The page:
Ibid., 10-11.
 Kant argues, “…it is not his [humanity’s] nature to stop possessing and enjoying at some point and be satisfied” (Immanuel Kant, The Critique of Judgment [Indianapolis: Hackett, 1987], 318).
 Erik Larson, Naked Consumer: How Our Private Lives Become Public Commodities (New York: Penguin, 1992), 20.
 Kathryn Tanner, Christianity and the New Spirit of Capitalism (New Haven: Yale University Press, 2009), 8.
 See, for instance, William T. Cavanaugh, Being Consumed: Economics and Christian Desire (Grand Rapids: Eerdmans, 2008) and Frank Trentman, Empire of Things: How We Become a World of Consumers, from the Fifteenth Century to the Twenty-First (New York: Harper Collins, 2017).
 See Pierre Bourdieu, Language and Symbolic Power (Cambridge: Harvard University Press, 1999). Note also David Swartz’s treatment of Bourdieu in David Swartz, Culture and Power: The Sociology of Pierre Bourdieu (Chicago: The University of Chicago Press, 1997), 65-94, 117-142.
 Lawrence Peter, Peter’s People (New York: Morrow, 1979), 183.
 While the lens of Bourdieu’s work is beneficial, a non-materialist notion of greed is also available in Scripture through such texts as Hosea 4:8 in which greed and eating are used metaphorically. Note also Ephesians 4:19 in which Paul describes the unsaved Gentiles as “greedy to practice every kind of. Impurity.” While it seems that the majority of scriptural references to greed have the insatiable, unchecked desire for material goods in mind (cf. Ps 10:3; Prov 1:19; 15:27; 28:25; Jer 6:13; 8:10; Ezekiel 16:27; Hab 2:5; 1 Thess 2:5;; 1 Tim 3:8; Tit 1:7), there are instances in which greed is used in a more symbolic fashion.
 Pierre Bourdieu, Outline of a Theory of Practice, trans. R. Nice (Cambridge: Cambridge University Press, 1977), 72-95.
 Ibid., 82-83.
 Spencer, Thinking Christian, chap. 3.
 John M. G. Barclay, Paul & the Gift (Grand Rapids: Eerdmans, 2017), 6.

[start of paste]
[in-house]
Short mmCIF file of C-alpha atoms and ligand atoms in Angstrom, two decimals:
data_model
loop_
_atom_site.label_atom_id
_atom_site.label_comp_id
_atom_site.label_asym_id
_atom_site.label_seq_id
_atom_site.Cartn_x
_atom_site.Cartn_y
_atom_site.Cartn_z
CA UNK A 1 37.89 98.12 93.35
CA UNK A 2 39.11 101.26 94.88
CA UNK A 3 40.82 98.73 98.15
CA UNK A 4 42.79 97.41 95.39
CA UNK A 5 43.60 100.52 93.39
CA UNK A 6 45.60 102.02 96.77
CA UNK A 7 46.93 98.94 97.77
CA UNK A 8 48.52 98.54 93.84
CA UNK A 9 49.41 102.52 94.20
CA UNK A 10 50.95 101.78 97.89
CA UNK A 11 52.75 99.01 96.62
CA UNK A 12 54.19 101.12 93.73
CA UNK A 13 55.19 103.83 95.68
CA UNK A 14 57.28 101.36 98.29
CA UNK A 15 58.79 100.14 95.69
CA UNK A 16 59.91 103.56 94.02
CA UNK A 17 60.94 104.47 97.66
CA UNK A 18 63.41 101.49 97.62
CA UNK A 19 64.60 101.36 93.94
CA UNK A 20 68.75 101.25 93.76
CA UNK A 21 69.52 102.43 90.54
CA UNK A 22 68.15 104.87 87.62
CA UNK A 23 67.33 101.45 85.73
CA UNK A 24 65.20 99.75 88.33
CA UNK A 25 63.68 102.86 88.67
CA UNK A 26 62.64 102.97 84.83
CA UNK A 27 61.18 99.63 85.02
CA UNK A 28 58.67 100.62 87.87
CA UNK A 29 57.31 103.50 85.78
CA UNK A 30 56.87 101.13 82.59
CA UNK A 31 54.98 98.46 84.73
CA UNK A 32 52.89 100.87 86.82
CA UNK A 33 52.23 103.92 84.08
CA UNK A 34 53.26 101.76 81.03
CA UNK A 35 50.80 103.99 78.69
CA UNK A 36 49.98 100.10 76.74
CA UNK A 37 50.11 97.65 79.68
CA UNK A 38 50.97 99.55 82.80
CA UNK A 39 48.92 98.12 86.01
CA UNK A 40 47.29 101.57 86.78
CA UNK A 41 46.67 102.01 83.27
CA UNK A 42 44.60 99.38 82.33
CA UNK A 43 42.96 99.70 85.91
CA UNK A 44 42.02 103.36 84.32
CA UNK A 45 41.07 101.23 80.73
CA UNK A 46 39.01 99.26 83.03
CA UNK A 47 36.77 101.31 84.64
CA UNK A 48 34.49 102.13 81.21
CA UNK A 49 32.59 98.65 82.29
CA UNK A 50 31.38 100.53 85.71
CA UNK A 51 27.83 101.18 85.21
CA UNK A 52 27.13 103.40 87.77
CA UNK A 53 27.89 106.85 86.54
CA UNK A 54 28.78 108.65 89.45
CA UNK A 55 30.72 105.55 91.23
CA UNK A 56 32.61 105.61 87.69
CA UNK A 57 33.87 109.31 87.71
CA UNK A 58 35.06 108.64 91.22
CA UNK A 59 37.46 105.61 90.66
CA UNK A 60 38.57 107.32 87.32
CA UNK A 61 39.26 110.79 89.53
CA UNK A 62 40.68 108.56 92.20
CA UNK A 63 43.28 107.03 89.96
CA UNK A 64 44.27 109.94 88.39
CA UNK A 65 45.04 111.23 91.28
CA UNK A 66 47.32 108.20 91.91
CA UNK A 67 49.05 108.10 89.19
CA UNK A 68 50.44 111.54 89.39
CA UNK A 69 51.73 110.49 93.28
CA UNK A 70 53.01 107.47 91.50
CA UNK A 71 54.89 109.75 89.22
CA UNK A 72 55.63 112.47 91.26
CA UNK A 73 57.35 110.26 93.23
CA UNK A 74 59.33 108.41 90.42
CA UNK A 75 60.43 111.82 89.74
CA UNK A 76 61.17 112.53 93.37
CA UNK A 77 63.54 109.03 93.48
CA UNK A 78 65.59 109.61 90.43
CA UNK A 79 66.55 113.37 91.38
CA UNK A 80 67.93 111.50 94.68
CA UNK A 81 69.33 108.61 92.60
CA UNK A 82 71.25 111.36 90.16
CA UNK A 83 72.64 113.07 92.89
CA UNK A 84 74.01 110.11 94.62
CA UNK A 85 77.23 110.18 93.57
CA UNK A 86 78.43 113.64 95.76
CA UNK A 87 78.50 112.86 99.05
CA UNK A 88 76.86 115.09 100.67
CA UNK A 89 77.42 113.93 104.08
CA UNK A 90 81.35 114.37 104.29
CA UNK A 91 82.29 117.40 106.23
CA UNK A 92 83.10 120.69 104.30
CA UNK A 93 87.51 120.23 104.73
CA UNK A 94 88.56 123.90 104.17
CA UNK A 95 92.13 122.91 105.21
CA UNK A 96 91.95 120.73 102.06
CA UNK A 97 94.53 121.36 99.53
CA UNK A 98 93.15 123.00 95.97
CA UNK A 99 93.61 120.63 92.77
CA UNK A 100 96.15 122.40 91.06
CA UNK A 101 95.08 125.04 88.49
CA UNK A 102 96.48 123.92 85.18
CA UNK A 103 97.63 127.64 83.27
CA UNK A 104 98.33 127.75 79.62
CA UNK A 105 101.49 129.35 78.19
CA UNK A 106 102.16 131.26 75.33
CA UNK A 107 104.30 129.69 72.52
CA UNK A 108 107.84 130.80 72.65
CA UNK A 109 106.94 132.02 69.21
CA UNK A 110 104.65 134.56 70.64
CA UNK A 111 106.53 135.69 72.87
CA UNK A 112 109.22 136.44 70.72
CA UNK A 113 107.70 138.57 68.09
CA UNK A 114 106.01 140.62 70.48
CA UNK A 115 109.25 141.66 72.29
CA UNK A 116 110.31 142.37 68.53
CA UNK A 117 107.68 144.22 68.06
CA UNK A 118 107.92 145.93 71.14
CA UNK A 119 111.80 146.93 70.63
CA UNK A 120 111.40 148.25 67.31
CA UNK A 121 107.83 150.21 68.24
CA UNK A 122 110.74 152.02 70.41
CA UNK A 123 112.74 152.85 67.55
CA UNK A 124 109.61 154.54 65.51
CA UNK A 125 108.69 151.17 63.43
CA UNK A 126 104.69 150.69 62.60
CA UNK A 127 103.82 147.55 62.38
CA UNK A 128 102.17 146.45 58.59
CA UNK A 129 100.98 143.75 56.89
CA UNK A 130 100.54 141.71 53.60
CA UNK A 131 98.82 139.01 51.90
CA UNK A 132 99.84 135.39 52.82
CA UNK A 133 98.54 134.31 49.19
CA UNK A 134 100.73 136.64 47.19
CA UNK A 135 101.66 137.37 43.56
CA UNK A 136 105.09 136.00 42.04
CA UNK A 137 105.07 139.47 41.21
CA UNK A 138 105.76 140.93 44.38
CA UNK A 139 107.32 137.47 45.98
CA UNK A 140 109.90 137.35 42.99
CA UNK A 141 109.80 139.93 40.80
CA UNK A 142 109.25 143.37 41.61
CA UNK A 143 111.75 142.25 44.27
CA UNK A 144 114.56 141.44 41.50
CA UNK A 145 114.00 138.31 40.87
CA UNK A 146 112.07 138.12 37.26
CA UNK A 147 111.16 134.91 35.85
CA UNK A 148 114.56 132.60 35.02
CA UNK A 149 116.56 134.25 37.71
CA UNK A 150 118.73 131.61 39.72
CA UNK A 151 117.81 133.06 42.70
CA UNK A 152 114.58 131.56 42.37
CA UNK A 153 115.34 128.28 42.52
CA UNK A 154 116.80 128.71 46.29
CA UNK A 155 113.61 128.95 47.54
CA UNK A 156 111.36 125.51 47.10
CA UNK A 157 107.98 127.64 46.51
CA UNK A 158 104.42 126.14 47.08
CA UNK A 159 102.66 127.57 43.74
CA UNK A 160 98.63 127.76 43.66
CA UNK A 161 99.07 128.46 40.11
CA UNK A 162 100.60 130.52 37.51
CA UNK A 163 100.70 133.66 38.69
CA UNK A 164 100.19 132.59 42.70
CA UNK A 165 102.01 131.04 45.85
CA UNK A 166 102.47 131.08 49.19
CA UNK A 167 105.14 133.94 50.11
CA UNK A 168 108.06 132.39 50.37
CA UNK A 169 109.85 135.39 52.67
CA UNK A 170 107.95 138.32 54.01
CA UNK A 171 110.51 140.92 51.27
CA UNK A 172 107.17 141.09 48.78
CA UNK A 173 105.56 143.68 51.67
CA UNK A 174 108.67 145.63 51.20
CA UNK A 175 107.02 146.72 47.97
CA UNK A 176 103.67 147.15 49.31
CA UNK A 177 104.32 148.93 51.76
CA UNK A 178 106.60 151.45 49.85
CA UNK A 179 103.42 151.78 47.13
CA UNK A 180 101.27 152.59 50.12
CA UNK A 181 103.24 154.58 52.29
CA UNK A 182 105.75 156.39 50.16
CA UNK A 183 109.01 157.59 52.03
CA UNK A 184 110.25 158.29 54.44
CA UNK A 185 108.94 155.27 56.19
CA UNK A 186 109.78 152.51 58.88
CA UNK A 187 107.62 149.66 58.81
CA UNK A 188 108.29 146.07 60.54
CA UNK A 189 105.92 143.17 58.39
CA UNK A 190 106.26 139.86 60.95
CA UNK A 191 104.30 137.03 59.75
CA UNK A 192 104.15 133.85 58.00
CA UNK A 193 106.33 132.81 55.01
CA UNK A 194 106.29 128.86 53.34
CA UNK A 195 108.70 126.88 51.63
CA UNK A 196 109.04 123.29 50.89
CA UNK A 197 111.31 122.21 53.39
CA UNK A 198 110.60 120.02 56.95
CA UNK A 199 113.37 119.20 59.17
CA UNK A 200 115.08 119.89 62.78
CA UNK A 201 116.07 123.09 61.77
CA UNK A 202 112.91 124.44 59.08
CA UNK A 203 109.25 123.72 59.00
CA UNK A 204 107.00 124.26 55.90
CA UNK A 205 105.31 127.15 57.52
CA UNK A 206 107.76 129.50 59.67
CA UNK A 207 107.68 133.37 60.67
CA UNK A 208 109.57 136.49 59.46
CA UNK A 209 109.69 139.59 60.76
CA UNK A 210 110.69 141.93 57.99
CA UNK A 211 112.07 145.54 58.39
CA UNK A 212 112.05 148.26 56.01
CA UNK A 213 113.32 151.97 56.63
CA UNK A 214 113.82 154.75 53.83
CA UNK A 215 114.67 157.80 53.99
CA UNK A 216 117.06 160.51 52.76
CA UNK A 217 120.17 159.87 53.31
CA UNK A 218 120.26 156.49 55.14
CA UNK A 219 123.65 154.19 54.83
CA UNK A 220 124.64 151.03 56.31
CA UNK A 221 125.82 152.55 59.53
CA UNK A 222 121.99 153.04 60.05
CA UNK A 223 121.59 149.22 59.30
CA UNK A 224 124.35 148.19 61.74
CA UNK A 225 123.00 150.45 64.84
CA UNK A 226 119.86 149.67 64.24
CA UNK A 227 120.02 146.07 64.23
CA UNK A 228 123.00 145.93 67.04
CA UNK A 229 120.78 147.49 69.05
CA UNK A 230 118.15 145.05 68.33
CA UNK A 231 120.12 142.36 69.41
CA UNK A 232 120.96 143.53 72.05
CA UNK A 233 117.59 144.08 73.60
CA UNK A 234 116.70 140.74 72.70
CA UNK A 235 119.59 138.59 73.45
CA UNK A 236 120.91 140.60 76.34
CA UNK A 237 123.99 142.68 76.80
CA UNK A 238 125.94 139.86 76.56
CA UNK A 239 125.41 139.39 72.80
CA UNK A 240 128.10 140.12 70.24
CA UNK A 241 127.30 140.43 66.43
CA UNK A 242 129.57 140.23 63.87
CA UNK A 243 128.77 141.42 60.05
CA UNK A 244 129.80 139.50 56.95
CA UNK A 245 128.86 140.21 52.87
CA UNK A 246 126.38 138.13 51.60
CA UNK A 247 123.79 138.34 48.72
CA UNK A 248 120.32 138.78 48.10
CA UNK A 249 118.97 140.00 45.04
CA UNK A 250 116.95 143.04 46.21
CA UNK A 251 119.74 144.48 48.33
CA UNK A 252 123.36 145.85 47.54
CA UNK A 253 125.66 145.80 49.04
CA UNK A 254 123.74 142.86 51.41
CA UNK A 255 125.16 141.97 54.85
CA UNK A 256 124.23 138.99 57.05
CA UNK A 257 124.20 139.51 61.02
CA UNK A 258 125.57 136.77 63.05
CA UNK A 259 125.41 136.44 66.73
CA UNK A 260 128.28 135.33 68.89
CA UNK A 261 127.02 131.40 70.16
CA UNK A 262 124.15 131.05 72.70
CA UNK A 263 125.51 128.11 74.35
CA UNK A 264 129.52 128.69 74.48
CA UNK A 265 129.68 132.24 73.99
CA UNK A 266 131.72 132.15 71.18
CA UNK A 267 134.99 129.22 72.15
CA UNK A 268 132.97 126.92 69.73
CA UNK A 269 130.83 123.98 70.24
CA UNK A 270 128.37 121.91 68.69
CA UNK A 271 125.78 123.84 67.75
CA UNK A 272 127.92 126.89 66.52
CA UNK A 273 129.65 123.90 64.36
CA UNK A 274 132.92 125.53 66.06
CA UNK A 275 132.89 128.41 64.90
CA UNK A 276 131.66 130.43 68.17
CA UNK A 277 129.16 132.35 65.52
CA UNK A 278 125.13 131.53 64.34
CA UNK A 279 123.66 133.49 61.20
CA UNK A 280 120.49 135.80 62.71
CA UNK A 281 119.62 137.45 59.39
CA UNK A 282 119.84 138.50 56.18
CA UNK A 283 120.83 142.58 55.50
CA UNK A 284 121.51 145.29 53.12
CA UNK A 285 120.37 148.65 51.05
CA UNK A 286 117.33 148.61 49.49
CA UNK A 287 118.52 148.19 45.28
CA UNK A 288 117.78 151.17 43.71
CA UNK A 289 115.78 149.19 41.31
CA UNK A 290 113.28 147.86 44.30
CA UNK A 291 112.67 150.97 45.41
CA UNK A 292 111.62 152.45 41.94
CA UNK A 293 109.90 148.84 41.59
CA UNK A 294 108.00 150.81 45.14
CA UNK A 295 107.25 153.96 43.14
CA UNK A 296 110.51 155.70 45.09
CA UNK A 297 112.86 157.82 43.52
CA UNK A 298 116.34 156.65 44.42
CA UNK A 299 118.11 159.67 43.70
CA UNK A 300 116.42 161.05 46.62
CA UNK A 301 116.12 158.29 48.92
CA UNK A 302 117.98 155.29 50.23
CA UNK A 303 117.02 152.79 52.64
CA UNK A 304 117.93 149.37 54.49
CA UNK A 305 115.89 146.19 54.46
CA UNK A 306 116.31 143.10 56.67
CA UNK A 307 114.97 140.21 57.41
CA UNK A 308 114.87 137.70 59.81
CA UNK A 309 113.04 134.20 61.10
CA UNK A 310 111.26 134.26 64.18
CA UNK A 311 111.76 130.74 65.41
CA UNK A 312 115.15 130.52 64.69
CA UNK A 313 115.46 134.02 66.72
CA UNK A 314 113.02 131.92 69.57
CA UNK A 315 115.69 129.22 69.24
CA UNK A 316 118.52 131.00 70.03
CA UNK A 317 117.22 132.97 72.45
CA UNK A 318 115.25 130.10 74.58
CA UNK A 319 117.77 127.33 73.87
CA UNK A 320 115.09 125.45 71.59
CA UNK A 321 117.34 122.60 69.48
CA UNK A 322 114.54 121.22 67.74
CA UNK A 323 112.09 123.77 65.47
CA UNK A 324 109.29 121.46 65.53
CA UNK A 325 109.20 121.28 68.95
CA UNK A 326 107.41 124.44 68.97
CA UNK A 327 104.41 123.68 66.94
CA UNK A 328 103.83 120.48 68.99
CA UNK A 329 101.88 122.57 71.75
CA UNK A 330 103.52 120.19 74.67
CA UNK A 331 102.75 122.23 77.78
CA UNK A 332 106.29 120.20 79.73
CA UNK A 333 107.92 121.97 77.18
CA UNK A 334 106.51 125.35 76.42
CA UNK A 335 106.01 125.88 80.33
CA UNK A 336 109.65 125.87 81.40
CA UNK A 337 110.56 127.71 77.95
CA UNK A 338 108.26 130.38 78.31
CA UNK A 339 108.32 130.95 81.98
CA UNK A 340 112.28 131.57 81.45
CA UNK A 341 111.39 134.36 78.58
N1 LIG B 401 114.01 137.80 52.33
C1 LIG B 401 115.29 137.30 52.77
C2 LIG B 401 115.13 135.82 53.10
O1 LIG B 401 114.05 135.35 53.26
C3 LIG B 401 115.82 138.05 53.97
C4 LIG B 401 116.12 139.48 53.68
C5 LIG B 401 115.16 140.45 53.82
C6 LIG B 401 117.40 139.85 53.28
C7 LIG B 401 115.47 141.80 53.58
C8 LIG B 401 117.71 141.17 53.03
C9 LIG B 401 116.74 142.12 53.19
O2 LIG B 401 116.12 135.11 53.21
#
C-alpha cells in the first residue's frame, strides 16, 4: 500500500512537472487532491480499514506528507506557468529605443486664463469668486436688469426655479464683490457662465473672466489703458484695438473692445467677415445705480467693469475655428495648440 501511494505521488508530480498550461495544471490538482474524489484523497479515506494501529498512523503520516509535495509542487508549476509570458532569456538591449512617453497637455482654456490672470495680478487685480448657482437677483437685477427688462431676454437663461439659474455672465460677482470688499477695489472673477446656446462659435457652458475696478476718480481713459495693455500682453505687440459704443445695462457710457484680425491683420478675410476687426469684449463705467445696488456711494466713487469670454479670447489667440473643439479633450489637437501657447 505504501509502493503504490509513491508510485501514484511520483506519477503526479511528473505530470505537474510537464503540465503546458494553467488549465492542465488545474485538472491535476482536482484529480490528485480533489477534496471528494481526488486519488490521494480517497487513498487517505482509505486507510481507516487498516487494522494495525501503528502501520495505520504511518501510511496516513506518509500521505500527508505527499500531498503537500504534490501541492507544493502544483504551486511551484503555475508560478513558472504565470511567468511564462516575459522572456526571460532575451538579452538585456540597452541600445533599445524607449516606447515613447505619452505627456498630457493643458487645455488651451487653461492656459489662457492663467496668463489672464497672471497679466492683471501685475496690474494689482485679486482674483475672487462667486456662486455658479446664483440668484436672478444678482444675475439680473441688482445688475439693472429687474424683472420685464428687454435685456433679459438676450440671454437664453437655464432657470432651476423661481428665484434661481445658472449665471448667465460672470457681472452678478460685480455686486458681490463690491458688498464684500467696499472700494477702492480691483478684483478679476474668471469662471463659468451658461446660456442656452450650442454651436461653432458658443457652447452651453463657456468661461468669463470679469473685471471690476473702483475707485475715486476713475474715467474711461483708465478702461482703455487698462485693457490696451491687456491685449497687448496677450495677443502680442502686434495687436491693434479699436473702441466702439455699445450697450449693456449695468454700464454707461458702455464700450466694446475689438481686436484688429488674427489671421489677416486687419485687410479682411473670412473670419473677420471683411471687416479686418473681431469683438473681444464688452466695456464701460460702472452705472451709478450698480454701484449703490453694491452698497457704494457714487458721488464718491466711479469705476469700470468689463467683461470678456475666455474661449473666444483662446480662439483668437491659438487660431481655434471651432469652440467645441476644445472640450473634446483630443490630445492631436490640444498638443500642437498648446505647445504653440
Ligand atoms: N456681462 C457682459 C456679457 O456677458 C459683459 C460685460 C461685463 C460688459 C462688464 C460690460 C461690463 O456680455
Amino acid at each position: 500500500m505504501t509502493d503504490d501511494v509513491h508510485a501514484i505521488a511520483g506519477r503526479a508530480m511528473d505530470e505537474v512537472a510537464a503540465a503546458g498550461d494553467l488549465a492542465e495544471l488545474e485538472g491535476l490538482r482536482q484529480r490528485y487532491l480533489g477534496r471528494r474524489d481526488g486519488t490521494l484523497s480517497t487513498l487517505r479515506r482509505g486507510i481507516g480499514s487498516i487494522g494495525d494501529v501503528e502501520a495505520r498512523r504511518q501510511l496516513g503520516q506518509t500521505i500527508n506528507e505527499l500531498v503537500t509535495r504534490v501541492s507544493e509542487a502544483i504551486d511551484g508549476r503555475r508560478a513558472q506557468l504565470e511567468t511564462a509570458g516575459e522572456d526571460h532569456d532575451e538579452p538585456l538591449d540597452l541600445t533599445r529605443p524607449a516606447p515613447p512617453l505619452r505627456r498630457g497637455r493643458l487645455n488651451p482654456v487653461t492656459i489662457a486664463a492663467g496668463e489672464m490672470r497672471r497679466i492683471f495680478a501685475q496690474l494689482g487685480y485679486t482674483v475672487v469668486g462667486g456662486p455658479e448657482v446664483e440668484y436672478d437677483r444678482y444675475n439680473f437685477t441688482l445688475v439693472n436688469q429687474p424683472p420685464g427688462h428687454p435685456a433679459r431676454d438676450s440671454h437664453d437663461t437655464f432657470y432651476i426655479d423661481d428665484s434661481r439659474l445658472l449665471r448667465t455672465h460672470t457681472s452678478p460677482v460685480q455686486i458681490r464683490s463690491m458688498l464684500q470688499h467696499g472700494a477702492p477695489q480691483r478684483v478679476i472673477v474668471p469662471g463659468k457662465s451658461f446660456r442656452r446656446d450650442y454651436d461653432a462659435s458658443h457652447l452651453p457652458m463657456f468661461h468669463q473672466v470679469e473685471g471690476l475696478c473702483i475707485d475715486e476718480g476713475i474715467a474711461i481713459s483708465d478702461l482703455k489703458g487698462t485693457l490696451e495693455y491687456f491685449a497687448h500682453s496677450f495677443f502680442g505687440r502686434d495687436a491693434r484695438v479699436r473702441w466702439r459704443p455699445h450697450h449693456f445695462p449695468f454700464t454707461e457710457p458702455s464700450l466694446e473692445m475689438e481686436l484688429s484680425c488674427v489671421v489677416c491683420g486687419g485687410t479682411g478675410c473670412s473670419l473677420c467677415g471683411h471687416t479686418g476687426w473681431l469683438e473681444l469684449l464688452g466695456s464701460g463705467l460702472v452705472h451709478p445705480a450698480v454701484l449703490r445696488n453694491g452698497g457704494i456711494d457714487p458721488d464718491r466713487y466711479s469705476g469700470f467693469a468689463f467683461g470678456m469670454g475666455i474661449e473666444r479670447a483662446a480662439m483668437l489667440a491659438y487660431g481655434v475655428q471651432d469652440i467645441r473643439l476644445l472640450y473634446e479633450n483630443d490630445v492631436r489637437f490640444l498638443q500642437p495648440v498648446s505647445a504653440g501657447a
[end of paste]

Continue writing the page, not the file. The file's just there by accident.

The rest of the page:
Gordon D. Fee, Paul’s Letter to the Philippians (Grand Rapids: Eerdmans, 1995), 186.
 Bruce Ellis Benson, Graven Ideologies: Nietzsche, Derrida and Marion on Modern Idolatry (Downers Grove: InterVarsity, 2002), 18.
 Saint Augustine, The City of God, trans. Marcus Dods (Peabody: Hendrickson, 2009), 196.
 Beale notes, “All humans have been created to be reflecting beings, and they will reflect whatever they are ultimately committed to, whether the true God or some other object in the creator order. Thus, to repeat the primary theme of this book, we resemble what we revere, either for ruin or restoration” (G.K. Beale, We Become What We Worship: A Biblical Theology of Idolatry [Downers Grove: InterVarsity, 2008], 22).
 Spencer, Thinking Christian, chap. 3.
 Spencer, Thinking Christian, chap. 9.
 Regarding the anti-intellectual trend of evangelical Christianity, James K. A. Smith notes, “The names and faces and radio voices that command evangelical attention (and tithes) are often horrendously unreflective, parading their anti-intellectualism as a badge of being “real Americans” and fomenting the worst of evangelicalism’s populist impulses” (James K. A. Smith, “The Future is Catholic: The Next Scandal for the Evangelical Mind,” in The State of the Evangelical Mind: Reflections on the Past, Prospects for the Future ed. Todd C. Ream, Jerry Pattengale, and Christopher J. Devers (Downers Grove: InterVarsity, 2018), 144-145.
 John Howard Yoder, “To Serve our Godard to Rule the World,” in The Royal Priesthood: Essays Ecclesiological and Ecumenical ed. Michael G. Cartwright (Harrisonburg: Herald, 1994), 137-138.